Moms handle checkups. They do it in bunches.”

Kellogg’s, Gerber, Pampers and Jif.
They’ve all ignored dad – it caused quite a riff.
And just when you thought they were all out of feats,
“And NOW!” grinned marketing and media, “I will exclude more with some tweets!”

Then they opened their browser, and started to click,
When they noticed some dads who were commenting quick.
Dads stared at those ads and said, “Marketing and media, why…
Why are you ignoring dads? WHY?”

But, you know, those corporate heads were so smart and so slick,
They thought up a lie, and they thought it up quick!
“Why, my dear old dads,” marketing and media lied,
“Moms want to cook and clean, and do the work inside.
The kitchen, the laundry, the chores – it’s all theirs.
They want the control, they don’t want to share.”

And their fibs fooled consumers, but something didn’t seem right.
In today’s modern world, dad’s involved day and night.

It was quarter past dawn, all the dads, still-a-bed,
plus the moms and the kids, still a-snooze and misled.

“Pooh-Pooh to the dads,” marketing and media did chatter.
“They’re finding out now, that to families, they don’t matter.
They’re just waking up! I know just what they’ll do!
Their mouths will hang open, but if you want proof,
The dads in their homes will remain so aloof.”

“That’s a sight,” grinned marketing and media, “That I simply MUST see!”
So they paused and figured everyone would agree.
And they did see a sight in homes across Earth.
It started upon birth, and as kids grew in worth.

But the sight wasn’t sad. Why this sight looked so fun!
It couldn’t be so! But it WAS fun – not even outdone!
Marketing and media stared down at homes!
They popped their eyes!
Then they shook and saw a shocking surprise!

Every dad down on Earth, the righteous and errant,
Surprise, surprise – knew just how to parent!
They DIDN’T have to be taught, told, or trained,
Instinctually they managed, their minds were ingrained.

Marketing and media hadn’t stopped dads from being parents. They already were!
Somehow or other, they were equally sure.

And the marketing and media, with their old-fashioned way,
Stood puzzling and puzzling, “How’d they manage today?
They cooked, cleaned and helped.
They handled it steady. They equally tended to children already.”
And they puzzled three hours, till their puzzlers were sore.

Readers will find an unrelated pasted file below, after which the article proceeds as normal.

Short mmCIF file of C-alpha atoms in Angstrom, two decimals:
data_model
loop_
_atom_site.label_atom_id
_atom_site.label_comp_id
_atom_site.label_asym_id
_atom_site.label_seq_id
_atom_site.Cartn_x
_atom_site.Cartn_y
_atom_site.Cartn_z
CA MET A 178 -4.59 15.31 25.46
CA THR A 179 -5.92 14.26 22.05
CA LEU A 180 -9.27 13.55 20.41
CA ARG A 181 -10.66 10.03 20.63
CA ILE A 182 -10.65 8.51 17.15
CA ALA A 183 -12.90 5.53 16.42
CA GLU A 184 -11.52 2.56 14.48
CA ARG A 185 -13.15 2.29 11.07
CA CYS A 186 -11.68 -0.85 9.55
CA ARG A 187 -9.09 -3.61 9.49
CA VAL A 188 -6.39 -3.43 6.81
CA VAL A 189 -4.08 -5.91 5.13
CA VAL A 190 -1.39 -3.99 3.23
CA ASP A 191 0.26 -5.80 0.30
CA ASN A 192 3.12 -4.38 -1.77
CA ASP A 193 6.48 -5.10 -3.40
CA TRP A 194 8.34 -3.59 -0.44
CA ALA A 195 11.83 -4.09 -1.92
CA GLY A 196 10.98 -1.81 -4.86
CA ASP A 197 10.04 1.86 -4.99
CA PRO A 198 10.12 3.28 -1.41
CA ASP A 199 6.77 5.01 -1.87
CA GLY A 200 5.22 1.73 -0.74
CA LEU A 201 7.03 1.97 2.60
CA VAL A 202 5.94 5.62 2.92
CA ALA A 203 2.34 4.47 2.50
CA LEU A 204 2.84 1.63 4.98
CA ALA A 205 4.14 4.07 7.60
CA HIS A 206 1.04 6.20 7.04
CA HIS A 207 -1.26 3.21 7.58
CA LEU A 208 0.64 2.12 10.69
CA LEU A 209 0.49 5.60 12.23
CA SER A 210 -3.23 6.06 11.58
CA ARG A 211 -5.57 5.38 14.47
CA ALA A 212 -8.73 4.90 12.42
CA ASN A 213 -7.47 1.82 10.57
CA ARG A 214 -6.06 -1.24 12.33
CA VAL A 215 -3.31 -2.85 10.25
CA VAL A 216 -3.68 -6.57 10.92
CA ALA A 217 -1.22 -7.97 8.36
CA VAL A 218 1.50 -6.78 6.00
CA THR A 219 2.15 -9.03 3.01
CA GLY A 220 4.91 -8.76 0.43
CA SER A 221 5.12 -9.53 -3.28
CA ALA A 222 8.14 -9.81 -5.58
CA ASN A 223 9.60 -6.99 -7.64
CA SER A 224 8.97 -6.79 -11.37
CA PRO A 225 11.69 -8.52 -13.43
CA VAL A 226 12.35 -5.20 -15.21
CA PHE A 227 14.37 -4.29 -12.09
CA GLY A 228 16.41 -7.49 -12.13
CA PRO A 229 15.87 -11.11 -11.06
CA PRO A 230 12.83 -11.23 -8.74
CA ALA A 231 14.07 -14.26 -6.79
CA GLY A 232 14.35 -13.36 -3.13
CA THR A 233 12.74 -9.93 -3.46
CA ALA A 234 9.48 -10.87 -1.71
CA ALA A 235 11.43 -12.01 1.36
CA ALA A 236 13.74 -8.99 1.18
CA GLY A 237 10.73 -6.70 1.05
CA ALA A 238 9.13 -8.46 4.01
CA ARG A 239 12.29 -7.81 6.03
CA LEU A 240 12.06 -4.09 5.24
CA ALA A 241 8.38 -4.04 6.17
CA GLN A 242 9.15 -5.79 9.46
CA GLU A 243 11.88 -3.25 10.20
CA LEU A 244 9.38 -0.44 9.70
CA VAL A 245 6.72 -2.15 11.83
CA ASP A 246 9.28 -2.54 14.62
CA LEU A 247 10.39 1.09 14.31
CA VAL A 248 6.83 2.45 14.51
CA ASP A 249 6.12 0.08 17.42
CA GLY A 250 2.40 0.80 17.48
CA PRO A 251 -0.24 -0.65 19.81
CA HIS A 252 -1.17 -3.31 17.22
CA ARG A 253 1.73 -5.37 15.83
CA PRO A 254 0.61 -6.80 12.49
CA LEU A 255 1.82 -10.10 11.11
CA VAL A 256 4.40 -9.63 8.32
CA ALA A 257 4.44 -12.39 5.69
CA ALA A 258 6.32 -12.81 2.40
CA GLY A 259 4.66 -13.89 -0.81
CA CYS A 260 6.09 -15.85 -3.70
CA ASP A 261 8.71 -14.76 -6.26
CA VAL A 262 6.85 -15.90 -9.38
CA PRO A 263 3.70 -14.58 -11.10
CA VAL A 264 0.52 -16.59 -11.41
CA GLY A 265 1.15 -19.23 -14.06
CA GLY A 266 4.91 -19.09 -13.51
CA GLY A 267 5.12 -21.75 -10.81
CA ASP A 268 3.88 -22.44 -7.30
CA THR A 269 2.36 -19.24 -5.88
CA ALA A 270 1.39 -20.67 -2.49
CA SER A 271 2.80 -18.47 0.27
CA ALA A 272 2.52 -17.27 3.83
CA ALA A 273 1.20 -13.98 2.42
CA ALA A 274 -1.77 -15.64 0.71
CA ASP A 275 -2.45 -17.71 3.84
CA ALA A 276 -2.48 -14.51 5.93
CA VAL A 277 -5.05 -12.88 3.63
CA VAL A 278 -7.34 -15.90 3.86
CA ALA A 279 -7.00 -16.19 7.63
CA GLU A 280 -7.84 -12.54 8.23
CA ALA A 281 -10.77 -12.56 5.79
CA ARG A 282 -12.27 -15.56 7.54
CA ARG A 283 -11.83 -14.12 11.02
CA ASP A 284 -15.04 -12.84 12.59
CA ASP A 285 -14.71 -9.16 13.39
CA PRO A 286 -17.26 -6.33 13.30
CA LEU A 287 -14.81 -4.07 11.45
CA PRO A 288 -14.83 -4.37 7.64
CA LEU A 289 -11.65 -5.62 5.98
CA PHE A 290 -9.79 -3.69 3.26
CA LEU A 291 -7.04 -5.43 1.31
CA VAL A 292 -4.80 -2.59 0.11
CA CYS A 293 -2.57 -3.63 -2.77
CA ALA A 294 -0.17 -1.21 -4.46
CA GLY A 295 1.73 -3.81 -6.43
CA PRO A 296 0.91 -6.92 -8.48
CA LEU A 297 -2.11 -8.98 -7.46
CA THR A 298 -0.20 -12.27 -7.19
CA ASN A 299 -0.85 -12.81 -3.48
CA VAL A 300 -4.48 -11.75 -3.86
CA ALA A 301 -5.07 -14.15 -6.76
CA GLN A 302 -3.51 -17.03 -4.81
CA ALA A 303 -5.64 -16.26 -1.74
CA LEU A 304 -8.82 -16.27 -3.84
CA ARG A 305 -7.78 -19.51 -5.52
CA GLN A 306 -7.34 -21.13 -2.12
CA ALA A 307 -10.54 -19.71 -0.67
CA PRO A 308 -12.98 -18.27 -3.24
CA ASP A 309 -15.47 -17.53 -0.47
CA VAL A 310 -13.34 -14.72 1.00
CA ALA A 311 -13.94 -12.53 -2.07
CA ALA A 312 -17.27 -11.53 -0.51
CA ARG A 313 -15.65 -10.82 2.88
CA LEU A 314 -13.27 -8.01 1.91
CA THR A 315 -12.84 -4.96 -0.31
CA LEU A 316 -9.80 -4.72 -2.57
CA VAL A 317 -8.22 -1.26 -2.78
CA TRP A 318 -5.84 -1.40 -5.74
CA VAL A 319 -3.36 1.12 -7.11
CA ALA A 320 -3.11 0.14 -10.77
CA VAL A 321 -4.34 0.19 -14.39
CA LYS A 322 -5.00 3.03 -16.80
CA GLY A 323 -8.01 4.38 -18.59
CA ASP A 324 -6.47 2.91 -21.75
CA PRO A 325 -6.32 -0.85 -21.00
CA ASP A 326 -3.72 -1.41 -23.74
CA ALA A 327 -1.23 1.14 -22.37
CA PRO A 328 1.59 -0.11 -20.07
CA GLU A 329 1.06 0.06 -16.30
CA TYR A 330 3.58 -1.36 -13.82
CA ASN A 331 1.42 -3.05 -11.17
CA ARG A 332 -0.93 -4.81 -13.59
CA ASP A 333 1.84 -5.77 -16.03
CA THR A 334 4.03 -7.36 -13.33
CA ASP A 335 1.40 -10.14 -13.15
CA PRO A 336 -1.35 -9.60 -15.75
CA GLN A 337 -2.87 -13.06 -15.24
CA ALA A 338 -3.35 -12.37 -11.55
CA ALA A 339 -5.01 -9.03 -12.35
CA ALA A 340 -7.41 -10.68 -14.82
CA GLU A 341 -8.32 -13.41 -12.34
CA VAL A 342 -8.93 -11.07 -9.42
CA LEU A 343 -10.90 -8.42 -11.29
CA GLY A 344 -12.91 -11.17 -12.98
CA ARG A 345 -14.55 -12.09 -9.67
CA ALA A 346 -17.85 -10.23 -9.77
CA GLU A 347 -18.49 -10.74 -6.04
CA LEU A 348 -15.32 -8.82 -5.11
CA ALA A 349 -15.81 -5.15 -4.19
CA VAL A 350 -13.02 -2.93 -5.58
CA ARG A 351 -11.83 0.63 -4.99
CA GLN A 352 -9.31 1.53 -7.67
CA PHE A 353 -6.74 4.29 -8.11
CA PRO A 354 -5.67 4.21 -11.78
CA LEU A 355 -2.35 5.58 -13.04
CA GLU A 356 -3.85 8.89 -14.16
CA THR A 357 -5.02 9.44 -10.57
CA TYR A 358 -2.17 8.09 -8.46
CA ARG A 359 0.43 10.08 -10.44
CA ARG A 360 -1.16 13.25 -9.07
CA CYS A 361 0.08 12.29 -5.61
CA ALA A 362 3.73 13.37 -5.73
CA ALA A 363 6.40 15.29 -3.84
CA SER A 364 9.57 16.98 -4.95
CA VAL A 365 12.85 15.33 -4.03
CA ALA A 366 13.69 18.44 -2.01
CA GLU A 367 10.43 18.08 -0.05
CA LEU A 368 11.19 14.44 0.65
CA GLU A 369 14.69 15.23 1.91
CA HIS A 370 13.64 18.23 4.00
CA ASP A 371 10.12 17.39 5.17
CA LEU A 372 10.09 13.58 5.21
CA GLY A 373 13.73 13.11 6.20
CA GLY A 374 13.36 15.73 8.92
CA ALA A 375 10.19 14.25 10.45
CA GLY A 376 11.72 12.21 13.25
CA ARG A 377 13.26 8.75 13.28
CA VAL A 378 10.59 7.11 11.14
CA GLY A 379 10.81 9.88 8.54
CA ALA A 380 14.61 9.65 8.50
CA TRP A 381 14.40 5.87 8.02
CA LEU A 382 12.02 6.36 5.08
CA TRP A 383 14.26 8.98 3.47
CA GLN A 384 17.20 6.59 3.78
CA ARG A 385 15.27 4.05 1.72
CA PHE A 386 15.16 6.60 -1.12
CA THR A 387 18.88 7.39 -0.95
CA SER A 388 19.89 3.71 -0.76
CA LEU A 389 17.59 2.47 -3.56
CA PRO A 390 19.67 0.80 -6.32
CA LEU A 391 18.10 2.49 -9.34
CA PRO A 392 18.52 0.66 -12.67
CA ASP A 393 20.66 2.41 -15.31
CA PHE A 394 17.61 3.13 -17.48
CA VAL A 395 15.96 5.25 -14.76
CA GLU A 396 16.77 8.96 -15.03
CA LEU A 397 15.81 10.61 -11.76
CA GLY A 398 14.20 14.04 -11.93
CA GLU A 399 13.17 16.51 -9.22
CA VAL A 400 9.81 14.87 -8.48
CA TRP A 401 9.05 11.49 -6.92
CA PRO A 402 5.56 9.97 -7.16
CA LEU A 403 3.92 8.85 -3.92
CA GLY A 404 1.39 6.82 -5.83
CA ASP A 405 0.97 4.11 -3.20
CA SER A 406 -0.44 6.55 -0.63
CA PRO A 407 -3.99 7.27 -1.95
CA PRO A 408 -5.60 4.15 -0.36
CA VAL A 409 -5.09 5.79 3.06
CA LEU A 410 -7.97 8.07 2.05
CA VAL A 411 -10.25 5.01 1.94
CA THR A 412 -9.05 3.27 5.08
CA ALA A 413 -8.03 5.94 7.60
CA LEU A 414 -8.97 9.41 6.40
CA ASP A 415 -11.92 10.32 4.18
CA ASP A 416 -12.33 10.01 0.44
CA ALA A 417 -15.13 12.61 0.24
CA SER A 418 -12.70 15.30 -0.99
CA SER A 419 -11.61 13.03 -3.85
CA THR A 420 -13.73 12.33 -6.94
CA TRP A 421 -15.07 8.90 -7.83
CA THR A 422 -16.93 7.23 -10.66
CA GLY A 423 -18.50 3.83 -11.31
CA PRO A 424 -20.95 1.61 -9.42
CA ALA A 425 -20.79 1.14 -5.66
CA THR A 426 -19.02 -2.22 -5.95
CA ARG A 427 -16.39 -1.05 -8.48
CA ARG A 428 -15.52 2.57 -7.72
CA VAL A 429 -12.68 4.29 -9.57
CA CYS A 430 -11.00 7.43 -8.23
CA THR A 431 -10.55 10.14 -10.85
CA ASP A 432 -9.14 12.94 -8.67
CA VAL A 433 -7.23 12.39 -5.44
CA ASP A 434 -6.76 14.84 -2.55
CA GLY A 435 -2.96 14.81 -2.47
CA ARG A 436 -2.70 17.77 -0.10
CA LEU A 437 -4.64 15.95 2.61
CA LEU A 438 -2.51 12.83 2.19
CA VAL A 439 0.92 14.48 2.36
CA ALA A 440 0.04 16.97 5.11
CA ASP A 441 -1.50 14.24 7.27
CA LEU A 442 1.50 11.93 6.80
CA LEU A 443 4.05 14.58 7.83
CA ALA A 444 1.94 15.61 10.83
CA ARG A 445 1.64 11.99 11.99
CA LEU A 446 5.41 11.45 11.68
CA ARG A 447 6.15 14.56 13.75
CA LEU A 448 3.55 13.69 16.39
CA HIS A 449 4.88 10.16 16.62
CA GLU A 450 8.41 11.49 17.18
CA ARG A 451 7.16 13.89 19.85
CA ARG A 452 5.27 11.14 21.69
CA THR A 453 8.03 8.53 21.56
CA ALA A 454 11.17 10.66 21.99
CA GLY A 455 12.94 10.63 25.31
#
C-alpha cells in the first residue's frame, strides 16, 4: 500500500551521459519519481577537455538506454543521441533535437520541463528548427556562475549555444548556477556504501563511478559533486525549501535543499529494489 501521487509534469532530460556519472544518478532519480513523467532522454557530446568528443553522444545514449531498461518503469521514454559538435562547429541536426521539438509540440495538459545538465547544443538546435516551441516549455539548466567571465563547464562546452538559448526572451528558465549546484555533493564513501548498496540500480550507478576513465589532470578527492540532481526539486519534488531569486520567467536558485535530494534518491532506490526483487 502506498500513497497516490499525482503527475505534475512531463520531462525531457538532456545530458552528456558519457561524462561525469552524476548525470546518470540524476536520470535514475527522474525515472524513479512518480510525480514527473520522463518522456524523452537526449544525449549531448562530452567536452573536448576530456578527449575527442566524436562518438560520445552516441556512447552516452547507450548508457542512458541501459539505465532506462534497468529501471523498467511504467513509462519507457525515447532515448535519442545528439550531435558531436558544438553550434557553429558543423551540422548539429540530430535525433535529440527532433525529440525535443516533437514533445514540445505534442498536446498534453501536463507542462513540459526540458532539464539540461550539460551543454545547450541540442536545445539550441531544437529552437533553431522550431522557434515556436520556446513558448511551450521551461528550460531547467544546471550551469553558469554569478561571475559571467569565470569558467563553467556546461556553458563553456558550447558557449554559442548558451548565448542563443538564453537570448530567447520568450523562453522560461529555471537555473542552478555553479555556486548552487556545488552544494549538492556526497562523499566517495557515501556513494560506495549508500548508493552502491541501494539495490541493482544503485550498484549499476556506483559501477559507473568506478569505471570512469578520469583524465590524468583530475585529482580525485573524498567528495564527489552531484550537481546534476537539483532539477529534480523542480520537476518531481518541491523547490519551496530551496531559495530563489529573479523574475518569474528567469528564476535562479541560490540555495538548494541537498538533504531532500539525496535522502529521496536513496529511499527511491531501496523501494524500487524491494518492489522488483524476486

Then marketing and media thought of something they hadn’t before!
“Maybe dads,” they thought, “aren’t parents to ignore.
Maybe dads…perhaps…mean a little bit more!”

And what happened then…? Well, on the Internet they say,
That the marketing and media’s hearts grew three sizes that day!

And the minute their hearts didn’t quite feel so tight,
They brainstormed ideas to put dads in new light,
And they stopped the negative shows, programs and ads!

And they…the marketing and media themselves…took some time to know dads!

Thanksgiving isn’t about the food

Thanksgiving can be a chore.

It’s an enormous amount of work for a meal that never lasts long enough, which makes it easy to grumble about. If you shoulder the load, you know how exasperating it can be when others are relaxing and you’re stuck laboring.

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Here’s an idea – this year, try not to keep score. Or point fingers. Or blame others.

Let’s make this a day where we take the high road and know that our real reward – our payback – may not even come in this life. Let’s serve others without complaint. Let’s really give thanks.

German philosopher Meister Eckhart once said, “If the only prayer you said your whole life was ‘thank you,’ that would suffice.”

For this day – maybe the whole weekend – try to replace complaints with gratitude.

Then that magic you feel while seated around the table with loved ones will last far longer than one meal.

Thanksgiving isn’t a holiday. It’s a lifestyle.

Check out these amazing dad-created Halloween costumes

Don’t look now, but Halloween is just around the corner.